I am making a point of reading poets I am unfamiliar with, and wanted to share this poem by American poet Hilda Doolittle.‘Sometimes and After’
Yet sometimes I would sweep the floor,
I would put daises in a tumbler,
I would have long dreams before, long day-dreams after;
there would be no gauntleted knock on the door,
or tap-tap with a riding crop,
no galloping here and back;
but the latch would softly lift,
would softly fall,
dusk would come slowly,
and even dusk could wait
till night encompassed us;
dawn would come gracious, not too soon,
day would come late,
and the next day and the next,
while I found pansies to take the place of daisies,
and a spray of apple-blossom after that,
no calendar of fevered hours,
Carthago delenda est and the Tyrian night.
Doolitte died in 1961. I love the transitory passing of time in this poem. And no, I didn’t understand the last line. Google Translate tells me ‘Carthago delenda est’ means ‘Carthage is destroyed’ in Latin, which I didn’t study at school. ‘Tyrian night’ still mystifies me, can anyone else help?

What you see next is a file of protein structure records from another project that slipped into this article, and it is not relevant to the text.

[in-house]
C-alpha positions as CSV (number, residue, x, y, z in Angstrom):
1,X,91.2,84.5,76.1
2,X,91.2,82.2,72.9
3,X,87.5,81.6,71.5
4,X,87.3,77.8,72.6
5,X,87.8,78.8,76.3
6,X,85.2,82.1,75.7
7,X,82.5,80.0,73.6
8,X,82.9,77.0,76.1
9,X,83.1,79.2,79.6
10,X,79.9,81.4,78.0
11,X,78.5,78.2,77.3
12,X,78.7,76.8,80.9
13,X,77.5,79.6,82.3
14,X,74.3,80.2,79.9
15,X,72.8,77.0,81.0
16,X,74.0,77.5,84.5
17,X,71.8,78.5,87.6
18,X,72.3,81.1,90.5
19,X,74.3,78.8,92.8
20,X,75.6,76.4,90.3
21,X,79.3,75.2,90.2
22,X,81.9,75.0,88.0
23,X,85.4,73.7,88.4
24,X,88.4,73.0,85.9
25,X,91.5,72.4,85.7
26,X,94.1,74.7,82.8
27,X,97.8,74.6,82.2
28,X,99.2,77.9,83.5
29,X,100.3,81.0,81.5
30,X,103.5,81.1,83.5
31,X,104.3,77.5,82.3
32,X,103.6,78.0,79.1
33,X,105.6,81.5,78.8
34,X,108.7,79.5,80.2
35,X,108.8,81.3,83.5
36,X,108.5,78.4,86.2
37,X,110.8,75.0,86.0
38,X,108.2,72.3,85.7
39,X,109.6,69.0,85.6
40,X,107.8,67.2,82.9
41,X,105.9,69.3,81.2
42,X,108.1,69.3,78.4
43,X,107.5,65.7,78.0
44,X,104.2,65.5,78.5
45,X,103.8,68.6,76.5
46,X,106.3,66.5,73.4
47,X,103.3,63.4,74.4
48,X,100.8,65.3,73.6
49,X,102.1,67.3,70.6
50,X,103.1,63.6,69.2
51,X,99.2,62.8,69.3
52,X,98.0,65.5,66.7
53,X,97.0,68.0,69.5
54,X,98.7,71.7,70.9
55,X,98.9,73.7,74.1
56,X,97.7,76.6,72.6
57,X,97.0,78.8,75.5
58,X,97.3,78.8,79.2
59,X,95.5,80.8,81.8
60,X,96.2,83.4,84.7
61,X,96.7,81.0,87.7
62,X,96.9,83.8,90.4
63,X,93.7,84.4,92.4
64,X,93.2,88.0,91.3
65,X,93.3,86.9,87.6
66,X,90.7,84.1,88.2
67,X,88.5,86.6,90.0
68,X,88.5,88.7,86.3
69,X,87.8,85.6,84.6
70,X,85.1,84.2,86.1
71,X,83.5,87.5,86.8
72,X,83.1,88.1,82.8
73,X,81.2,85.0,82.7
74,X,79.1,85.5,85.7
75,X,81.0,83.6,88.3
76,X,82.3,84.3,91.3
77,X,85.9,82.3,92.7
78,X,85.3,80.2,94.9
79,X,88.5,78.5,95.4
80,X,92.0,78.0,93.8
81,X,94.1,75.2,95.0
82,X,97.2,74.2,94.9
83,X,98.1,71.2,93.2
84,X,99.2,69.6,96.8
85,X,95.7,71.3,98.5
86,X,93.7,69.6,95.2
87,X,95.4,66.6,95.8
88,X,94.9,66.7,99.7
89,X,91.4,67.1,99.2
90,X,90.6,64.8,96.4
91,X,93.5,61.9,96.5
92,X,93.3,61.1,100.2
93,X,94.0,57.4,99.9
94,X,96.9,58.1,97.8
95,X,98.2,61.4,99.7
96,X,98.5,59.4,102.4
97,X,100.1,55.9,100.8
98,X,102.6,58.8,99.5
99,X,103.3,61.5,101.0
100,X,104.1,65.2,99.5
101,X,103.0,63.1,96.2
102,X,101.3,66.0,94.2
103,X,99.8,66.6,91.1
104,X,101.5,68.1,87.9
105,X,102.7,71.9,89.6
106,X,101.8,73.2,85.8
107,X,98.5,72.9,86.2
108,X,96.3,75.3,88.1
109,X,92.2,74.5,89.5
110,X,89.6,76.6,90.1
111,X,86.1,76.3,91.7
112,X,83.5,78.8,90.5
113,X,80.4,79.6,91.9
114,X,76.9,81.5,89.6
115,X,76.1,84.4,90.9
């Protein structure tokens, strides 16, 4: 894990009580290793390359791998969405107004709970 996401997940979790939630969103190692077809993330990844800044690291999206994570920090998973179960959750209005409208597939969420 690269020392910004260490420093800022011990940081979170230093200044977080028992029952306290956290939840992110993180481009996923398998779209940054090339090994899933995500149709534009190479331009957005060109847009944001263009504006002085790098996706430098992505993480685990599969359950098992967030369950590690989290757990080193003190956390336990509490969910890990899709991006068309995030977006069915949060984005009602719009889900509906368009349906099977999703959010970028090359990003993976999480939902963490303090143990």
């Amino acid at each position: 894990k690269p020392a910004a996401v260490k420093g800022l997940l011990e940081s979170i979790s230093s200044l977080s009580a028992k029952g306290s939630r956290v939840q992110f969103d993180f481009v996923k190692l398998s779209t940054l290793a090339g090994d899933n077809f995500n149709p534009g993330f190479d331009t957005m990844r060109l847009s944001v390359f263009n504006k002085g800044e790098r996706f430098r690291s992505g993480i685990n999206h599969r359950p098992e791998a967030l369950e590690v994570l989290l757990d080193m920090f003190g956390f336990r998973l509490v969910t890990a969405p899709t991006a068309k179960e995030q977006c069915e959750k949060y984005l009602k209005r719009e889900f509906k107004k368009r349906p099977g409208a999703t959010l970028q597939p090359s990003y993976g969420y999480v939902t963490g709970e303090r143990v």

For more about Hilda Doolittle at the Poetry Foundation website, click here.
‘Collected Poems’ by Hilda Doolittle [New Directions]
And if you’d like to tweet a link to THIS post, here’s my suggested tweet:
A #poem to read in the bath: ‘Sometimes and After’ by Hilda Doolittle http://wp.me/p5gEM4-1yt via @SandraDanby